5. Great article. πŸ™‚ It is often I find myself looking over labels for hours just to try to establish if it is safe to eat! There are so many different brands that are now trying to be more progressive in their labelling and that is really helpful. I would love to see it come into law that labelling animal products should be statutory, what do you think? I often make my own pesto which is delicious and much tastier than the Tesco one (although I don’t think there is such thing as a bad pesto πŸ˜‰ )

  6. Hey Robert, sorry it’s taken so long to respond to you! Ahh, label checking is tedious but it’s also quite a good way to spot vegans in a shop, going from one item to the other reading labels, ha! I definitely agree that mandatory label checking should be law, it would be more convenient and safer for vegans and also people with dietary requirements and allergies. We love pesto! Have you got a recipe? We’d love to see it πŸ˜€

  7. Many people think the vegan diet is unhealthy and difficult, but a well planned vegan diet can be the healthiest around. Also, there are egg, dairy, meat, pretty much everything replacements, although most vegans agree it’s better to stick to whole foods.

  8. To people who think it’s unhealthy or difficult I invite them to come and live with us for a week, ha! You’re right though, there are a lot of replacements which can make food variety easier but we still try and opt for whole foods. Do you prepare much food yourself? To us that’s key for a happy and healthy vegan diet πŸ™‚

  9. very nice blog post.. Very happy to read it do continue writing to make me understand well.. Thank you

  10. It isn’t true that “for all figs to be pollinated it requires a female wasp to die inside”. Not all figs sold for consumption require this. Even in cases where a wasp is involved, it doesn’t matter for people whose vegan ethics are about not killing or abusing a living creature, the point being that the wasp has already died doing what it does naturally, and isn’t even a wasp any more because it’s been dissolved.

  11. Hey Jason, thanks for the correction, you’re right not all figs do need wasps to pollinate them, but very interesting that some do. As we said in the post though, we don’t think this makes figs non-vegan, just something interesting to think about πŸ™‚

  12. I’m doing some research for my vegan girlfriend and I am a bit shocked that a vegan diet is so incredibly strict. No honey? No orange juice? I’m sure most people had no idea that these products are non-vegan.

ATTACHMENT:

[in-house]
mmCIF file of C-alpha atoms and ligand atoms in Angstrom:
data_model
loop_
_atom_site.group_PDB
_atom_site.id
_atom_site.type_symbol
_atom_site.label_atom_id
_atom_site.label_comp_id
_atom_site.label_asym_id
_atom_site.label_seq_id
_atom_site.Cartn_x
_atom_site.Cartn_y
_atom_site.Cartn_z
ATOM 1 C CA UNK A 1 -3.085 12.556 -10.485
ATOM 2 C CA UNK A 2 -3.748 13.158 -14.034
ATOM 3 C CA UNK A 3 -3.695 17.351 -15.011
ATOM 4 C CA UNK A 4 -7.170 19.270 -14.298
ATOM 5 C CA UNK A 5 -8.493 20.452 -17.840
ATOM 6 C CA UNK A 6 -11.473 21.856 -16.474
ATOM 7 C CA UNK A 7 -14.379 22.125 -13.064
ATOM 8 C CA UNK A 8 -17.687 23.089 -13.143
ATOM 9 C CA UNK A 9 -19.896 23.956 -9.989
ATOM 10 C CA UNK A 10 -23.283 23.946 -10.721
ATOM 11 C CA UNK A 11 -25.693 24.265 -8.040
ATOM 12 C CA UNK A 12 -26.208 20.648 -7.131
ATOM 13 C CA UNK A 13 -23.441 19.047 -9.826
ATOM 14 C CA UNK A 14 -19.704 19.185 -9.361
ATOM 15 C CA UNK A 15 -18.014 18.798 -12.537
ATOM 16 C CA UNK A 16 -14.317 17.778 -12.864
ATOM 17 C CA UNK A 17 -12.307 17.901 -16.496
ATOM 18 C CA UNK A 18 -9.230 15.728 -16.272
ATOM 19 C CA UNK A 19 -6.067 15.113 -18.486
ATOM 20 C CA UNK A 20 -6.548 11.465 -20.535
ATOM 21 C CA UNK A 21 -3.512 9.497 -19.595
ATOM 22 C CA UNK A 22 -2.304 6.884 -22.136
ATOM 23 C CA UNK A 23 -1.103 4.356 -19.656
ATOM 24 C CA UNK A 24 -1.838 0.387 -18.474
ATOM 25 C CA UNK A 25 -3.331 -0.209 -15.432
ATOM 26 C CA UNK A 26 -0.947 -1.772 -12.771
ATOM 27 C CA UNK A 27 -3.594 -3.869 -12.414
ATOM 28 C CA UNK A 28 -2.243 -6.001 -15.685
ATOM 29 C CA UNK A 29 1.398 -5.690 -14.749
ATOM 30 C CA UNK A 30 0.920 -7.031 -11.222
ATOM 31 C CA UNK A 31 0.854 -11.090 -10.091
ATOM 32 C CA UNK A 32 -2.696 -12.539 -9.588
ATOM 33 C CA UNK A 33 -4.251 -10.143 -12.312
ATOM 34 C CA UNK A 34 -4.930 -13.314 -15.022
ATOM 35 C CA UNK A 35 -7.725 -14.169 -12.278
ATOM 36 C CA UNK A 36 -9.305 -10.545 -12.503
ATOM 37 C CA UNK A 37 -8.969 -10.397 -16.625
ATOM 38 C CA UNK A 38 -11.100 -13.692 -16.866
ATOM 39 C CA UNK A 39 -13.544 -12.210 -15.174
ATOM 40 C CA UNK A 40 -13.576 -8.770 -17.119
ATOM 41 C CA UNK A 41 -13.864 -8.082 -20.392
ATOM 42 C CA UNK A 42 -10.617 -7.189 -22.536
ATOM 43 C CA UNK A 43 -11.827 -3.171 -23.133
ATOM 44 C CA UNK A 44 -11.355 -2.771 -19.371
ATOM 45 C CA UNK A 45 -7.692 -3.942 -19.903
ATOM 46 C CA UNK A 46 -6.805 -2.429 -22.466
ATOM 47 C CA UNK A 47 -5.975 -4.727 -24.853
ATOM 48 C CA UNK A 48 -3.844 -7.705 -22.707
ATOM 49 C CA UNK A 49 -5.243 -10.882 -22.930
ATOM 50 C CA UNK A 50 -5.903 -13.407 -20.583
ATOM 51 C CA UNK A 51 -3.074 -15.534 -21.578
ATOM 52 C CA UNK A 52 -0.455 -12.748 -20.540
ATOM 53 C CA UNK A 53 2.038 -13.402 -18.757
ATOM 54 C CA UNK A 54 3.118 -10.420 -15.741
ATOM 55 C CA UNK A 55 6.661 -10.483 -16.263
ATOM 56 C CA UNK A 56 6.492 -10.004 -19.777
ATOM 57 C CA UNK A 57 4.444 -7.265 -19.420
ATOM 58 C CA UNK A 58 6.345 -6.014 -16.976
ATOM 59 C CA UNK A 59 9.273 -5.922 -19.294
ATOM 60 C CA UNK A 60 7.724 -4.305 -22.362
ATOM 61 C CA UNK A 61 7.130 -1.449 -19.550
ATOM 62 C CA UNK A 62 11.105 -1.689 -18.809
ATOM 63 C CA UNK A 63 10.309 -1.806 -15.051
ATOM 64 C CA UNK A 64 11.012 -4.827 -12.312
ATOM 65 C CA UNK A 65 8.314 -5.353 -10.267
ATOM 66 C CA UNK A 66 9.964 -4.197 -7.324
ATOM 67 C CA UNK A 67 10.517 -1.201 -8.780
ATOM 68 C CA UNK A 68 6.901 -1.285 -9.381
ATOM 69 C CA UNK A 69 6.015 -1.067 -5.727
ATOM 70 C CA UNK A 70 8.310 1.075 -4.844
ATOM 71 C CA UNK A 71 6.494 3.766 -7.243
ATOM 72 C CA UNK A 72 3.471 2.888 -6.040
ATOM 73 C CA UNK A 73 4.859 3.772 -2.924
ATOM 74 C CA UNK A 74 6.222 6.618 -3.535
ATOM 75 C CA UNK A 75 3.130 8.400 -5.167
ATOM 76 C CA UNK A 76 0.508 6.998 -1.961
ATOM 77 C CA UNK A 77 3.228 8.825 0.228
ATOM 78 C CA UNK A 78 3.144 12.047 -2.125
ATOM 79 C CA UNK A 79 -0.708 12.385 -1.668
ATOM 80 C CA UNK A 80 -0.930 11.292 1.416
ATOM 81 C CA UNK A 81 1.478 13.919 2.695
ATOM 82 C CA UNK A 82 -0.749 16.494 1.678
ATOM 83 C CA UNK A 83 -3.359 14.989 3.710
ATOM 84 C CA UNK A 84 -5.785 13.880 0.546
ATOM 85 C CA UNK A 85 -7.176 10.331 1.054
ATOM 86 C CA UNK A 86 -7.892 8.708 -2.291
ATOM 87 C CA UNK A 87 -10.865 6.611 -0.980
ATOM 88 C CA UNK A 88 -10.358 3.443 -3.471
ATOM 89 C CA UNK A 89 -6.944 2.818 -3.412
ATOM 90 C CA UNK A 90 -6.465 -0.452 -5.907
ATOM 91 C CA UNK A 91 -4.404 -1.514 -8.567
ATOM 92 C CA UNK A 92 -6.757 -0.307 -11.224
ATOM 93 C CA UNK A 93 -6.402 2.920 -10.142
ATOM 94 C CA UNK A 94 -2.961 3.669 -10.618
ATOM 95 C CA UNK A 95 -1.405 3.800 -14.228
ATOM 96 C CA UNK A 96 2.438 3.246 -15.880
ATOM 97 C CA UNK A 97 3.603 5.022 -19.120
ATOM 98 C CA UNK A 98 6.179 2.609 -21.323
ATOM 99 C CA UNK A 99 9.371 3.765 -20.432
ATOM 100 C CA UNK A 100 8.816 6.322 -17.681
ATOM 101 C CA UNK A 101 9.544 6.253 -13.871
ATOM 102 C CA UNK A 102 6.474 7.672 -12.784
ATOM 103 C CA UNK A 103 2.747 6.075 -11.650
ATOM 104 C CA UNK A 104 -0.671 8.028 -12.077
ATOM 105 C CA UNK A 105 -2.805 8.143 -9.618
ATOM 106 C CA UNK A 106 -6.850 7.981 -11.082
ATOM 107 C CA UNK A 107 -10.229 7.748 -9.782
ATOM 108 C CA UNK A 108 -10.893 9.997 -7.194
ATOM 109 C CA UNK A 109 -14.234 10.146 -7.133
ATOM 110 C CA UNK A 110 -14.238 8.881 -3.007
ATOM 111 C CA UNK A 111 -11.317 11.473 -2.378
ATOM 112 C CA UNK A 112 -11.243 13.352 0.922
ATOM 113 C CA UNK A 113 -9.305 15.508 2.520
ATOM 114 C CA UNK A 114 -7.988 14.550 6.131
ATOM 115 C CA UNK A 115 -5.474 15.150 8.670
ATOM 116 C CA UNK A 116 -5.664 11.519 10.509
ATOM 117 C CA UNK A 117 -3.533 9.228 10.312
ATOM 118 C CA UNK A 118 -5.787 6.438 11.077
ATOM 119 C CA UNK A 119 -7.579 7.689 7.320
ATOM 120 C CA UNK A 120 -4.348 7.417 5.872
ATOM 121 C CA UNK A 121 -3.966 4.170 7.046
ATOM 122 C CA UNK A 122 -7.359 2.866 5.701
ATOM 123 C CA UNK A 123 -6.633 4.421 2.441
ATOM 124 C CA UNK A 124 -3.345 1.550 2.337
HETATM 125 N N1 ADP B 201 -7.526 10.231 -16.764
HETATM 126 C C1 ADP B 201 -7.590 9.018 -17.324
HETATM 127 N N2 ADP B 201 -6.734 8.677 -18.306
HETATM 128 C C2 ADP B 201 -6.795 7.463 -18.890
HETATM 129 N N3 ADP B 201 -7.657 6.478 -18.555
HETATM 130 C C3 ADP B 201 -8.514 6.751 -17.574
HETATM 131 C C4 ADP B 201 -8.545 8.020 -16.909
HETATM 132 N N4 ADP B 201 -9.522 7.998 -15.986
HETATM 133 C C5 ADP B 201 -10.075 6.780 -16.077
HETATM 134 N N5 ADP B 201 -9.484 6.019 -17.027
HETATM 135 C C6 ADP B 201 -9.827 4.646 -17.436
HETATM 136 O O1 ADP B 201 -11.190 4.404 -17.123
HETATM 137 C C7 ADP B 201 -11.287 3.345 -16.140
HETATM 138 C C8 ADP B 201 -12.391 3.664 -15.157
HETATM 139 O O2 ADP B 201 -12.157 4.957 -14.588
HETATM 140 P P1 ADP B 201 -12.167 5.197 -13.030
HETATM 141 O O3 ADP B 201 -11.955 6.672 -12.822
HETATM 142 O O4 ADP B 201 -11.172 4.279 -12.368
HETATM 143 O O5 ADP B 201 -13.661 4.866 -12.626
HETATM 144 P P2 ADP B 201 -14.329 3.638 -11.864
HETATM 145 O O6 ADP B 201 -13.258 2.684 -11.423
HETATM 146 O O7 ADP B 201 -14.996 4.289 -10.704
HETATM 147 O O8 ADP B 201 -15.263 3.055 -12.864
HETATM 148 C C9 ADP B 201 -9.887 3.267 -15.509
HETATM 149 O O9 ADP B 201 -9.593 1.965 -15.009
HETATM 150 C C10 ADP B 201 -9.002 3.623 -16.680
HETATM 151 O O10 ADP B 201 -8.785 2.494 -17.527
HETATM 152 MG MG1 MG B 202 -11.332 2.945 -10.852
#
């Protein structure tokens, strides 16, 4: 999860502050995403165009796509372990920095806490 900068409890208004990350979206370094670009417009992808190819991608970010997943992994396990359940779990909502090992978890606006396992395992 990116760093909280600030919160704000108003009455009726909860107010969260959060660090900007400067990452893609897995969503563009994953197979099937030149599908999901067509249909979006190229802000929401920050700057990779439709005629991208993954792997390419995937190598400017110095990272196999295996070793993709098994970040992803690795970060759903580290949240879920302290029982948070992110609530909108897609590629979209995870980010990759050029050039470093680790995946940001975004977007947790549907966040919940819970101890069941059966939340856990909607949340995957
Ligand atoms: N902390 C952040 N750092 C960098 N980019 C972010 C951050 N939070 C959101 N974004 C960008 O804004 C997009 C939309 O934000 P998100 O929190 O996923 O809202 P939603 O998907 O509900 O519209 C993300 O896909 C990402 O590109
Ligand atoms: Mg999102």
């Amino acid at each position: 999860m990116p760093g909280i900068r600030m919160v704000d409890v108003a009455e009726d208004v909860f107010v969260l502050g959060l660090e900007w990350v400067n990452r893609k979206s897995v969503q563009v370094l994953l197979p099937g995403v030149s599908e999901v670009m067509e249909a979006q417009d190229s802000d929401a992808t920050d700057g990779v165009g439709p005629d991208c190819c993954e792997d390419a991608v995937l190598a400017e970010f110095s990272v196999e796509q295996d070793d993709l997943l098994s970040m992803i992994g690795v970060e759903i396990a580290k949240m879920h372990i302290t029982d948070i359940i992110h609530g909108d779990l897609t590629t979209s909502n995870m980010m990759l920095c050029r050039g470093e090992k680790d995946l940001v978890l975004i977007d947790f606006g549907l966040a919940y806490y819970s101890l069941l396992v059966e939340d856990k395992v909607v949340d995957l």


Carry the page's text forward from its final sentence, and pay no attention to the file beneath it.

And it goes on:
13. Hey Adam, first of all nice one for researching for your vegan girlfriend!

    This post is highlighting products which may seem vegan but are sometimes not, so that’s why it may seem shocking. Although honey is never vegan a number of other things on the list MAY contain the animal products shown, it will not be the case for all companies. With orange juice some companies may use animal ingredients whilst a lot of others don’t, this is why label checking is important.

    I’m not sure where you’re posting from but in the UK there are now more vegan products than ever. It’s really opening up food options and there’s now a massive selection of products and alternatives to choose from which is great!

    Good luck with your researching, feel free to contact us if you want any advice πŸ™‚

  14. Choosing vegan food is one thing that is not easy for beginners like me. Your article was very helpful, it helped me a lot in choosing vegan foods. Thanks for sharing

  15. Refried beans in countries like Guatemala and the USA sometimes use pig fat to mix with the beans, just an FYI to all you bean lovers

  16. Hey Hailey πŸ™‚ Thanks for that, it’s a shame they do that, we’re currently in France and they often put duck fat in with their beans – very unnecessary! Thanks for sharing with everyone here πŸ™‚

  17. I like vegan food, I have just started vegetarian recently, so choosing vegan food for my daily menu is very difficult for me. Your post helped me a lot. Thank you for your sharing

  18. I love the organic/health food section of my store! Whenever buying something for the first time, I always read the labels; if it’s non-vegan, I put I back. Is it worth it?? As I walk about, I see sooo many overweight, sick people, and I glance at what they’re buying… Yup–it’s worth it. We are what we eat; we’ve always known that.

  19. Hi Louise, I think it can take a little while to get familiar with labels. But once you get acquainted with what to look for, it becomes a lot easier.
    I agree it’s so important to eat a well-balanced diet to keep you feeling good in every sense. Happy munching πŸ™‚

Leave a Reply

Your email address will not be published. Required fields are marked *